Sell a Product, Buy an Experience: Why People Make Purchases

Thursday, April 29, 2021 - 01:00
AIM Blog - Sell a Product, Buy an Experience: Why People Make Purchases

What you sell is not the same thing as what your customers buy.

This is not a riddle or an introduction to an ontological debate, but an important psychological truth that underpins the best practice of marketing and advertising.

What this concept ultimately comes down to is that what is sold, whether it’s a product, service, or otherwise, exists in an objective and consistent capacity — cafés sell hot drinks made from beans or leaves, car-ride services sell personal transport, and software companies sell complex configurations of ones and zeroes — but what people buy are emotions and sensations, desires and aspirations, all highly subjective experiences.

What is sold exists in an objective and consistent capacity
What people buy are highly subjective experiences

If you visit a café, obviously you know you’re walking out with a coffee in your hand, but the reason why you bought it is the energy it gives you, or because you’re with a group and everyone else bought coffee, or it’s a part of your morning routine and you feel uncomfortable starting your day without sticking to this routine. And yes, you do also just like the taste of coffee.

When you order an Uber, you’re buying convenience, or a feeling of safety, or you’re late for work and you can’t be late today because of that big presentation you didn’t have time to fully prepare for and you really don’t need that extra stress thinking if the train will get you there on time.

This doesn’t apply only to individuals either. A company doesn’t buy software; they buy a solution to a problem or a method to increase productivity and profit.

The main point to take away from this is that when the consumer is going through the decision-making process of a purchase, their mind is focused on the results of the purchase, of the future that it can create for them. People are always innately looking for change or improvement, and purchases are a common mechanism to overcome the constraints that inhibit this improvement. This consumer action of imagining a better future and finding how to achieve it is known as Jobs to be Done.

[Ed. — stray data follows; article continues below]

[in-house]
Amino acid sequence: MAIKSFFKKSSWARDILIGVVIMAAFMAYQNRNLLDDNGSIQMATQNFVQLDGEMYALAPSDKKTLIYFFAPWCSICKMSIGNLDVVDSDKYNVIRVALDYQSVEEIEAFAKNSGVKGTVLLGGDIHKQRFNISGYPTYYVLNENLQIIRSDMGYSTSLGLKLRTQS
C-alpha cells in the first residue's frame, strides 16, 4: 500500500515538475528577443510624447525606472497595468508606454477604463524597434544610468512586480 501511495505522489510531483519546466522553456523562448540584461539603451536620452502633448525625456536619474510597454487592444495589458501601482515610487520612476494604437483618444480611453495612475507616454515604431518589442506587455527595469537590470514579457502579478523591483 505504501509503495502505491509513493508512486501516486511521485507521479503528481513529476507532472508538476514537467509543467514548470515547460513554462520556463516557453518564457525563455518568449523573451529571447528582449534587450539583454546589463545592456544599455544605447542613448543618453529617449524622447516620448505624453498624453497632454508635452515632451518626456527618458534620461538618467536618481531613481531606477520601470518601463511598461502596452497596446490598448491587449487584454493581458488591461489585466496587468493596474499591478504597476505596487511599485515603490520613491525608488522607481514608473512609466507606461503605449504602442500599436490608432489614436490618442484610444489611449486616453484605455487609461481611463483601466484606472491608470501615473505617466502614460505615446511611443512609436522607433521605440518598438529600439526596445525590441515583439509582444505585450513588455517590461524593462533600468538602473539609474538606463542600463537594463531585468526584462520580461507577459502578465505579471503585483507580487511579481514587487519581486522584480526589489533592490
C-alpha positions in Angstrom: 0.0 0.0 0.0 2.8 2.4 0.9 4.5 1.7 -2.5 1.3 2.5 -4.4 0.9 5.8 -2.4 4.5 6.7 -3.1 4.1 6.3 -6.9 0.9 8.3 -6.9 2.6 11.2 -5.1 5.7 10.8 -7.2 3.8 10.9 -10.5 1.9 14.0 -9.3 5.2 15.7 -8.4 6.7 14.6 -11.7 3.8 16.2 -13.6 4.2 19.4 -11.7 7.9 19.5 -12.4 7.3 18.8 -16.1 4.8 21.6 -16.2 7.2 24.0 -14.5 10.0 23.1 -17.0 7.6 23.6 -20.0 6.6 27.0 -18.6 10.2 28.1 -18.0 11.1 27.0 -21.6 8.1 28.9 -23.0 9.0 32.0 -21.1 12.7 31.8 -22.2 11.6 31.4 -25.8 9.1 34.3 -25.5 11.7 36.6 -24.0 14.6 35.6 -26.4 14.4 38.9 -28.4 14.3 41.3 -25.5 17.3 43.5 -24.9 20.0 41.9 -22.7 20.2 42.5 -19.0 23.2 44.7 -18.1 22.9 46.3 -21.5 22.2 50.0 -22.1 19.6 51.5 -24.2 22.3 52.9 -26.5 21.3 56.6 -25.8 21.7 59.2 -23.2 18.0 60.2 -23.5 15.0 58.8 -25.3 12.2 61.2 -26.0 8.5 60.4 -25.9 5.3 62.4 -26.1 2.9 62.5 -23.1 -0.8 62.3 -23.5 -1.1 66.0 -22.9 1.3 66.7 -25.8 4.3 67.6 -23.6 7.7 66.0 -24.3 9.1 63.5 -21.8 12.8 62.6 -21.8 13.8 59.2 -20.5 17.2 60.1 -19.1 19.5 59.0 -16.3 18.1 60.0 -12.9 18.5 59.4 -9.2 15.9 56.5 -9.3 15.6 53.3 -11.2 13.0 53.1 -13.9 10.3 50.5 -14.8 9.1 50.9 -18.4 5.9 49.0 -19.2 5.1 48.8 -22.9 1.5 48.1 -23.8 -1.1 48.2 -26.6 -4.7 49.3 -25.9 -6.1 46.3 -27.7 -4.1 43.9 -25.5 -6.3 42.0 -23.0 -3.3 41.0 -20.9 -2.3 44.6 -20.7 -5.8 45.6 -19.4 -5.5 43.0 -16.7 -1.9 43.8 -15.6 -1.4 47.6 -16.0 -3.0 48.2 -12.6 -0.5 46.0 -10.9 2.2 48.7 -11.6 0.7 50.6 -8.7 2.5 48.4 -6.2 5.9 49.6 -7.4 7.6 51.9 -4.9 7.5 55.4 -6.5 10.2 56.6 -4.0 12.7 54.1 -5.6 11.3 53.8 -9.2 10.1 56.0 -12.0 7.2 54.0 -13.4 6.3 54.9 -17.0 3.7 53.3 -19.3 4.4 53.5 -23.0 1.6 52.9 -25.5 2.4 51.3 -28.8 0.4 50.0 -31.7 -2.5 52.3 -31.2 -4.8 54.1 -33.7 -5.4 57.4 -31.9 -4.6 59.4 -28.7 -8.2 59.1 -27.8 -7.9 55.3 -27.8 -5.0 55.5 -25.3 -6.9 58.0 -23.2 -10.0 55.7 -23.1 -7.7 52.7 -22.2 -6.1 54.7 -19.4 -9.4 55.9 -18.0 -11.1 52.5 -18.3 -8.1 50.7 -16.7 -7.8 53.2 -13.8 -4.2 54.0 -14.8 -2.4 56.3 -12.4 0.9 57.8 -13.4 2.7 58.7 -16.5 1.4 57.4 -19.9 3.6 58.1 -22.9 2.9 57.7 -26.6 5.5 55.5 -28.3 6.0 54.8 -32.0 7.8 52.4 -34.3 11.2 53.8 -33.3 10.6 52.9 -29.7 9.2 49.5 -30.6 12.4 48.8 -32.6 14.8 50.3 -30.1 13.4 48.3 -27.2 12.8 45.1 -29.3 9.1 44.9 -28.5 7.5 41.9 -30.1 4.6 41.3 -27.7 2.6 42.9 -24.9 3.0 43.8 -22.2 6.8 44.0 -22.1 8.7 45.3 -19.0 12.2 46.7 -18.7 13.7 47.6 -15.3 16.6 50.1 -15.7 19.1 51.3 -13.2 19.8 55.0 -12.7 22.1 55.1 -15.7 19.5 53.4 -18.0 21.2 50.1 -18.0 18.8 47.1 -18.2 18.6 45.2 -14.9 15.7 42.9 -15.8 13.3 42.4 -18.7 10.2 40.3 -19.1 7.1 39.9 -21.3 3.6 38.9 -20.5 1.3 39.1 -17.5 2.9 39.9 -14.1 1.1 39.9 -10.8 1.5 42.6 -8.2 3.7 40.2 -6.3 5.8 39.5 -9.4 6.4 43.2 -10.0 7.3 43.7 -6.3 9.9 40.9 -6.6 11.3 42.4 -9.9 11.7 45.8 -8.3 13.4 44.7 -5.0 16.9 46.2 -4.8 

This all describes the consumer’s behaviour. Now how does this affect your operations as a producer?

Understanding and recognising the existence of this cognitive process should be the driving principle behind all of your marketing. Everyone is aware of the concept, at least subconsciously or to a minor degree; you can probably work out that the reason why they use attractive people to model cosmetics and skincare products is that people buy these items with the aspiration of being more attractive. This is the future they are seeing for themselves by purchasing the product.

Ultimately, all this means is be customer-centric, very basic advice, but what you need to do is be active and diligent in your approach. This begins with something as simple and easy as ensuring your copy avoids first-person as much as possible (it is tiresome hearing organisations speak about what they do and why; speak instead to what your customers can become or achieve) and extends all the way to in-depth analysis of data.

Imagine you operate a car manufacturer and your sales figures show that people are buying red cars at a far higher rate than all other colours. The easy response to this knowledge would be to just produce more red cars moving forward, but if you take the time to investigate why your customer’s prefer red cars — perhaps they associate red with speed or maybe they believe it will make their car more noticeable on the road and thus be a safer option — then you can tailor your marketing to better target this audience.

So in the future when devising an advertisement for what you produce, think beyond what it is and what it does and how it differs from your competitors. Place yourselves in the customer’s shoes and try to envisage their desired future, then show them how your product is the key they are looking for.

To learn how to apply customer-centric ideals to your current marketing practices, visit AIM’s Faculty of Digital Marketing. Our range of Short Courses, Vocational Qualifications, and Higher Education programs will provide you all the essential knowledge and tools to convert leads into a life-long customers.